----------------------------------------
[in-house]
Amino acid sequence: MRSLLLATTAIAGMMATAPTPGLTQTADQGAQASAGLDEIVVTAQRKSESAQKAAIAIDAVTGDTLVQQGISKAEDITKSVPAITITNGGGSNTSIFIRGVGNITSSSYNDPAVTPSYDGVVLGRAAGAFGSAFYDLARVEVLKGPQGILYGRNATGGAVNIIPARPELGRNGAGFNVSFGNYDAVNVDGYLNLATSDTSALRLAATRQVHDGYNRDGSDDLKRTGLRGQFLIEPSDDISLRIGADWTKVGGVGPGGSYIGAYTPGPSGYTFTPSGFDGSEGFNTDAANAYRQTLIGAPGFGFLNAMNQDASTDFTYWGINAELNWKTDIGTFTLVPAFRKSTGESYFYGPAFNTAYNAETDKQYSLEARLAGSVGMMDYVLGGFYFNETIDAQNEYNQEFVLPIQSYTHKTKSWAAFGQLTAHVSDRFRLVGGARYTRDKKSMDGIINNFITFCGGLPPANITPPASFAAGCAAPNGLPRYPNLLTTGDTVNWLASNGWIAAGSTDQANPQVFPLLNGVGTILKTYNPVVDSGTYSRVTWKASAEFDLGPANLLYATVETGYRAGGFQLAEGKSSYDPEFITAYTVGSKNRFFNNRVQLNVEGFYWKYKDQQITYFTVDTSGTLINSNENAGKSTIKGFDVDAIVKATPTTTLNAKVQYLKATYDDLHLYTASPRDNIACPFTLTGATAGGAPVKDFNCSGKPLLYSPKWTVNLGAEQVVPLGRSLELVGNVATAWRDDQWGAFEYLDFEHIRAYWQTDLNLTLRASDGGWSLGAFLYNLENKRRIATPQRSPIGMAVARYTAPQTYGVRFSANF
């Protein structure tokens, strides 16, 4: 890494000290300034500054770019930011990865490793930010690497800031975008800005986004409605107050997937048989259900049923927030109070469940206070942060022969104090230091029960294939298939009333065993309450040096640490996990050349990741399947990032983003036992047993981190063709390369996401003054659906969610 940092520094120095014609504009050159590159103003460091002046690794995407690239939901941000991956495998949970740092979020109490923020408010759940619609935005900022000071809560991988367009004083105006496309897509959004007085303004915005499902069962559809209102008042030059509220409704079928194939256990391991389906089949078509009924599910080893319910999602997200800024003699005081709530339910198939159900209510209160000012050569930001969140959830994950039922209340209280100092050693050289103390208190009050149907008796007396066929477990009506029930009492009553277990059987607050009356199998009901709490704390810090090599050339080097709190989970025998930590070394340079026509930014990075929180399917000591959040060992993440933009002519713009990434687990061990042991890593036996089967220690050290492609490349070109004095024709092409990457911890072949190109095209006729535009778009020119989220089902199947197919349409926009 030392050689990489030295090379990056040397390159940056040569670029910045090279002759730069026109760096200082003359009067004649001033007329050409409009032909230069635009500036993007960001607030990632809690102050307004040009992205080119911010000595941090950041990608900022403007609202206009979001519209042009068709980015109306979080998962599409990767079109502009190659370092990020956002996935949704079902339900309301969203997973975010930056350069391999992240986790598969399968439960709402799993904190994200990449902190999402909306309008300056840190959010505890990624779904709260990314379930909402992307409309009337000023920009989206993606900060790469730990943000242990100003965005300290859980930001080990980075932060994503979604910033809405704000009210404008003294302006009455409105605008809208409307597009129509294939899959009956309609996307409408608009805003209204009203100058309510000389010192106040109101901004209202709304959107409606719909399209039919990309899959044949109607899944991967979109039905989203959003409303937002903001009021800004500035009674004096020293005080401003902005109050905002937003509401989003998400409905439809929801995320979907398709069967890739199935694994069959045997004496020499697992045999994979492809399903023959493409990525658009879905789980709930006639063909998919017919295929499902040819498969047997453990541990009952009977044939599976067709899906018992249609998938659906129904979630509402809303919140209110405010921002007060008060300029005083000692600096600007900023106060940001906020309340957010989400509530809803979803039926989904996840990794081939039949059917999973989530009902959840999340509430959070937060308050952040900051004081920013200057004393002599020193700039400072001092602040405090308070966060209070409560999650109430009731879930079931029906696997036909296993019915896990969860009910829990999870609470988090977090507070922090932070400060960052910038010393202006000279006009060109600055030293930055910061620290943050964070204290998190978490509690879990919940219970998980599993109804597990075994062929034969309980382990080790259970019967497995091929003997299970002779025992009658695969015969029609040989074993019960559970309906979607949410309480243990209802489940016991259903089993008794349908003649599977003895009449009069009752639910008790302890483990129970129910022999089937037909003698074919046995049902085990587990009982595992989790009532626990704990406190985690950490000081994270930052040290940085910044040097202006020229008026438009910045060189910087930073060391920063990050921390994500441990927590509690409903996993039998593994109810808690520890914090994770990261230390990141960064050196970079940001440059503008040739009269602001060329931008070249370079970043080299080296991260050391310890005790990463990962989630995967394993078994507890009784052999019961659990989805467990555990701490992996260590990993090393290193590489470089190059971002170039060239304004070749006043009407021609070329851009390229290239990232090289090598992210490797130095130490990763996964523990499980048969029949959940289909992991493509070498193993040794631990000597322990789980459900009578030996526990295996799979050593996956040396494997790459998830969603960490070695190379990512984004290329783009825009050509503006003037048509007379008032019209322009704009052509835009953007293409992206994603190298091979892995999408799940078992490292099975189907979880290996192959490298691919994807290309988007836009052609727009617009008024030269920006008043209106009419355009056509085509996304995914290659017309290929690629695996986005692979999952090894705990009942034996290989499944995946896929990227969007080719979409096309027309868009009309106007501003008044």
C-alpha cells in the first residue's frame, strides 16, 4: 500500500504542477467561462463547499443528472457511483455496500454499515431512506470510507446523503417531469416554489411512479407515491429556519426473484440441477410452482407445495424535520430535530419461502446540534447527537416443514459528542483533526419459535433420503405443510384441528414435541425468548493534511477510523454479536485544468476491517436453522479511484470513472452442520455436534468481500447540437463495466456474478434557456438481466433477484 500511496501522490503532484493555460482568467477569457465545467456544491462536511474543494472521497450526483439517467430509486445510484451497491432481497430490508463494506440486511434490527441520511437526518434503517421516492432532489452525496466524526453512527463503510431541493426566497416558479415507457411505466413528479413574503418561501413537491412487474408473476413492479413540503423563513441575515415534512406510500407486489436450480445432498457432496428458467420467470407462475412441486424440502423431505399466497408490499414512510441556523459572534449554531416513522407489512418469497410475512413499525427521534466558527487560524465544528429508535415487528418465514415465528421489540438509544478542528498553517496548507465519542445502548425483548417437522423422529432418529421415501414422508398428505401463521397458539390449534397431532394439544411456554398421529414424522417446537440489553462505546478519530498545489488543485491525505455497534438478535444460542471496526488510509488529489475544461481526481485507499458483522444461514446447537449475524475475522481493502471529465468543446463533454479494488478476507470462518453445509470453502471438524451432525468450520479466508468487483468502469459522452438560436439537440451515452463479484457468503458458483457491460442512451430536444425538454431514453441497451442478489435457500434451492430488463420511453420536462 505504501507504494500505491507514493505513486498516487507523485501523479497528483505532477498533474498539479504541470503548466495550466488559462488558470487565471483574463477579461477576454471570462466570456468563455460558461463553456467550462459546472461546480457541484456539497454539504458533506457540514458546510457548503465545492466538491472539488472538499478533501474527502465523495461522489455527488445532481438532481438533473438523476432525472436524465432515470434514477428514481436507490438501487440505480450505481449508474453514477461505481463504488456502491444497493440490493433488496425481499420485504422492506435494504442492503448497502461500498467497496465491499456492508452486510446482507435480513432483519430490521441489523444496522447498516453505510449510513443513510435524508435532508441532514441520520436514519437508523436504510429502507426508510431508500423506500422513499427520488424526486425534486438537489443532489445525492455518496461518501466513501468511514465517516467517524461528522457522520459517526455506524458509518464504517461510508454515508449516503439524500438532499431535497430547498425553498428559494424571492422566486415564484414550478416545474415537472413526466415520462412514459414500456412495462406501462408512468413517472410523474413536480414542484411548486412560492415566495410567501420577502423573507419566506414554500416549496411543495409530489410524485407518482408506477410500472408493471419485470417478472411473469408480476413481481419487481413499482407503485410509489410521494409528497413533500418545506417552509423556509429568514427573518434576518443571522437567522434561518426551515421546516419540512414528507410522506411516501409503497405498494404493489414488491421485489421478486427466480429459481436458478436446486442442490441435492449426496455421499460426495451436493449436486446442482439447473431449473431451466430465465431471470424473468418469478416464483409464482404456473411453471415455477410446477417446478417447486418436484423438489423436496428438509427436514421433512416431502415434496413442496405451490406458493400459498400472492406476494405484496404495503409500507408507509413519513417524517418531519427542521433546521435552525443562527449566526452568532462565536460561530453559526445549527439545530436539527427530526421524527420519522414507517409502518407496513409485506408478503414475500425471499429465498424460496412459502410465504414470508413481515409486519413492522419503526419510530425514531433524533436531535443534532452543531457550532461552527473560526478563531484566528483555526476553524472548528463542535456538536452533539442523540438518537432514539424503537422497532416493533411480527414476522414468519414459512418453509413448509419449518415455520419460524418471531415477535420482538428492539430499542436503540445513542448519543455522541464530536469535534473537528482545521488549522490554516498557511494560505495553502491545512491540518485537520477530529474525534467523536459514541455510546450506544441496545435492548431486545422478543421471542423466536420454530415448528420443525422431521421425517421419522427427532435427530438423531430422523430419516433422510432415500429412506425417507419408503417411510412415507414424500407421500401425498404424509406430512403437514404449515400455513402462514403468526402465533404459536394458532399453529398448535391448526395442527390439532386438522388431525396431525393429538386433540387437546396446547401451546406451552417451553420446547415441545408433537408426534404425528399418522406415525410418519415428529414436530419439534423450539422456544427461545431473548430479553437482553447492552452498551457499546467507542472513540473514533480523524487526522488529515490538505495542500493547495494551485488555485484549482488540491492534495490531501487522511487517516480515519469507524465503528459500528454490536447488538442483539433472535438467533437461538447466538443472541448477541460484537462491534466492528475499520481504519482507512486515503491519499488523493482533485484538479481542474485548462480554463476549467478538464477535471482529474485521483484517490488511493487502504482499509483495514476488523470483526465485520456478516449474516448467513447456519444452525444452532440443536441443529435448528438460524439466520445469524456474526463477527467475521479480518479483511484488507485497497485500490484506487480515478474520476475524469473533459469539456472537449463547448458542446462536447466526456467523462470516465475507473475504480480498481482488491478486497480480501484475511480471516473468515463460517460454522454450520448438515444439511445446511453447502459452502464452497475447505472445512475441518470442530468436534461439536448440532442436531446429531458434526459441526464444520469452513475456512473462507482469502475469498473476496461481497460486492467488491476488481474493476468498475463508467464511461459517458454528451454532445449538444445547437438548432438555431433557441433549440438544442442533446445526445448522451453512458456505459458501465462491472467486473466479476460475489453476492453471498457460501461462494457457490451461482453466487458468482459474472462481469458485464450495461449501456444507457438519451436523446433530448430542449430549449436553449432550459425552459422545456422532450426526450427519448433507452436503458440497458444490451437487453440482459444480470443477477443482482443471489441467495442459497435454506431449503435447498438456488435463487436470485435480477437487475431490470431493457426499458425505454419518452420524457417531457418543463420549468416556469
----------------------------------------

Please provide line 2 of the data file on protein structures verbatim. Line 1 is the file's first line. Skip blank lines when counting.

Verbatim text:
Amino acid sequence: MRSLLLATTAIAGMMATAPTPGLTQTADQGAQASAGLDEIVVTAQRKSESAQKAAIAIDAVTGDTLVQQGISKAEDITKSVPAITITNGGGSNTSIFIRGVGNITSSSYNDPAVTPSYDGVVLGRAAGAFGSAFYDLARVEVLKGPQGILYGRNATGGAVNIIPARPELGRNGAGFNVSFGNYDAVNVDGYLNLATSDTSALRLAATRQVHDGYNRDGSDDLKRTGLRGQFLIEPSDDISLRIGADWTKVGGVGPGGSYIGAYTPGPSGYTFTPSGFDGSEGFNTDAANAYRQTLIGAPGFGFLNAMNQDASTDFTYWGINAELNWKTDIGTFTLVPAFRKSTGESYFYGPAFNTAYNAETDKQYSLEARLAGSVGMMDYVLGGFYFNETIDAQNEYNQEFVLPIQSYTHKTKSWAAFGQLTAHVSDRFRLVGGARYTRDKKSMDGIINNFITFCGGLPPANITPPASFAAGCAAPNGLPRYPNLLTTGDTVNWLASNGWIAAGSTDQANPQVFPLLNGVGTILKTYNPVVDSGTYSRVTWKASAEFDLGPANLLYATVETGYRAGGFQLAEGKSSYDPEFITAYTVGSKNRFFNNRVQLNVEGFYWKYKDQQITYFTVDTSGTLINSNENAGKSTIKGFDVDAIVKATPTTTLNAKVQYLKATYDDLHLYTASPRDNIACPFTLTGATAGGAPVKDFNCSGKPLLYSPKWTVNLGAEQVVPLGRSLELVGNVATAWRDDQWGAFEYLDFEHIRAYWQTDLNLTLRASDGGWSLGAFLYNLENKRRIATPQRSPIGMAVARYTAPQTYGVRFSANF